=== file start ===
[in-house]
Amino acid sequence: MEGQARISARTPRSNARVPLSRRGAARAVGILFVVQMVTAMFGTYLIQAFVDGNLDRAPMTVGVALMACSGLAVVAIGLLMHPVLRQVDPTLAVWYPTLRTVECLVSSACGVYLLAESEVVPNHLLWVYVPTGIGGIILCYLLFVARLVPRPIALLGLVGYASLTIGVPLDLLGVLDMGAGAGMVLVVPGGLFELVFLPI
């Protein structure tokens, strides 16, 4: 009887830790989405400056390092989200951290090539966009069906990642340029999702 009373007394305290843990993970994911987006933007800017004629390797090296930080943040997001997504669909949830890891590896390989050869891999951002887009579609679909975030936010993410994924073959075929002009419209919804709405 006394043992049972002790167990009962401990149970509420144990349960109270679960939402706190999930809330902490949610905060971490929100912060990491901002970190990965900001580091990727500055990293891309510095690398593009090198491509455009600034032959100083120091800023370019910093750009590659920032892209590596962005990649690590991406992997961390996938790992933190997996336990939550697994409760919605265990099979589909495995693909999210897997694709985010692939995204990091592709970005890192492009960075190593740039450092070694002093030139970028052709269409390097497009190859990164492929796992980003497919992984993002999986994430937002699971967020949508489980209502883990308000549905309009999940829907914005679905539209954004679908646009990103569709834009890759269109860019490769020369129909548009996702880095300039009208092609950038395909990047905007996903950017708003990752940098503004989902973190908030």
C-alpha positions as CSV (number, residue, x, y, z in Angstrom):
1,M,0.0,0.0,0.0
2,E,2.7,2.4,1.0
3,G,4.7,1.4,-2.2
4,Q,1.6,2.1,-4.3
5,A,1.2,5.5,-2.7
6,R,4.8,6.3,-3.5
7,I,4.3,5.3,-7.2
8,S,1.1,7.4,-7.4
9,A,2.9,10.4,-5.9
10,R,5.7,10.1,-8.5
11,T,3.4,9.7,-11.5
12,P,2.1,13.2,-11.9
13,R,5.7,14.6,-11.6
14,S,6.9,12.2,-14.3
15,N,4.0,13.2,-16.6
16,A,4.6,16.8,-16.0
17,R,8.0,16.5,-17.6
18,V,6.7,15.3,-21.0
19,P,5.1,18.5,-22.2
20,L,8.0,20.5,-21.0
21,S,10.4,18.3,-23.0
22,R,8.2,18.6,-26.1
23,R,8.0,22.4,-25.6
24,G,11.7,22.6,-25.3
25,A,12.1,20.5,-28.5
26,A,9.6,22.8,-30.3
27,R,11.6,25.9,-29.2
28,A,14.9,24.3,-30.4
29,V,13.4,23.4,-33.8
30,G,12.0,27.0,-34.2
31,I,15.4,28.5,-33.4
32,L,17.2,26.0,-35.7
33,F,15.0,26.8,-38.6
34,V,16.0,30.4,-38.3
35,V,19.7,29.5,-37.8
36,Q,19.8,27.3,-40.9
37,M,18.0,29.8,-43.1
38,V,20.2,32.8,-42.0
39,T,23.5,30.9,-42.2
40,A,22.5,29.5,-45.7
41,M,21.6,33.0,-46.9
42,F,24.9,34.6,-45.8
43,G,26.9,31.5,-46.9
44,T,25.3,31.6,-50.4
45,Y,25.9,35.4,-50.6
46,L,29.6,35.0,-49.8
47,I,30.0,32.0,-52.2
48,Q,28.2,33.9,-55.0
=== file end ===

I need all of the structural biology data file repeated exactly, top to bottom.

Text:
[in-house]
Amino acid sequence: MEGQARISARTPRSNARVPLSRRGAARAVGILFVVQMVTAMFGTYLIQAFVDGNLDRAPMTVGVALMACSGLAVVAIGLLMHPVLRQVDPTLAVWYPTLRTVECLVSSACGVYLLAESEVVPNHLLWVYVPTGIGGIILCYLLFVARLVPRPIALLGLVGYASLTIGVPLDLLGVLDMGAGAGMVLVVPGGLFELVFLPI
């Protein structure tokens, strides 16, 4: 009887830790989405400056390092989200951290090539966009069906990642340029999702 009373007394305290843990993970994911987006933007800017004629390797090296930080943040997001997504669909949830890891590896390989050869891999951002887009579609679909975030936010993410994924073959075929002009419209919804709405 006394043992049972002790167990009962401990149970509420144990349960109270679960939402706190999930809330902490949610905060971490929100912060990491901002970190990965900001580091990727500055990293891309510095690398593009090198491509455009600034032959100083120091800023370019910093750009590659920032892209590596962005990649690590991406992997961390996938790992933190997996336990939550697994409760919605265990099979589909495995693909999210897997694709985010692939995204990091592709970005890192492009960075190593740039450092070694002093030139970028052709269409390097497009190859990164492929796992980003497919992984993002999986994430937002699971967020949508489980209502883990308000549905309009999940829907914005679905539209954004679908646009990103569709834009890759269109860019490769020369129909548009996702880095300039009208092609950038395909990047905007996903950017708003990752940098503004989902973190908030």
C-alpha positions as CSV (number, residue, x, y, z in Angstrom):
1,M,0.0,0.0,0.0
2,E,2.7,2.4,1.0
3,G,4.7,1.4,-2.2
4,Q,1.6,2.1,-4.3
5,A,1.2,5.5,-2.7
6,R,4.8,6.3,-3.5
7,I,4.3,5.3,-7.2
8,S,1.1,7.4,-7.4
9,A,2.9,10.4,-5.9
10,R,5.7,10.1,-8.5
11,T,3.4,9.7,-11.5
12,P,2.1,13.2,-11.9
13,R,5.7,14.6,-11.6
14,S,6.9,12.2,-14.3
15,N,4.0,13.2,-16.6
16,A,4.6,16.8,-16.0
17,R,8.0,16.5,-17.6
18,V,6.7,15.3,-21.0
19,P,5.1,18.5,-22.2
20,L,8.0,20.5,-21.0
21,S,10.4,18.3,-23.0
22,R,8.2,18.6,-26.1
23,R,8.0,22.4,-25.6
24,G,11.7,22.6,-25.3
25,A,12.1,20.5,-28.5
26,A,9.6,22.8,-30.3
27,R,11.6,25.9,-29.2
28,A,14.9,24.3,-30.4
29,V,13.4,23.4,-33.8
30,G,12.0,27.0,-34.2
31,I,15.4,28.5,-33.4
32,L,17.2,26.0,-35.7
33,F,15.0,26.8,-38.6
34,V,16.0,30.4,-38.3
35,V,19.7,29.5,-37.8
36,Q,19.8,27.3,-40.9
37,M,18.0,29.8,-43.1
38,V,20.2,32.8,-42.0
39,T,23.5,30.9,-42.2
40,A,22.5,29.5,-45.7
41,M,21.6,33.0,-46.9
42,F,24.9,34.6,-45.8
43,G,26.9,31.5,-46.9
44,T,25.3,31.6,-50.4
45,Y,25.9,35.4,-50.6
46,L,29.6,35.0,-49.8
47,I,30.0,32.0,-52.2
48,Q,28.2,33.9,-55.0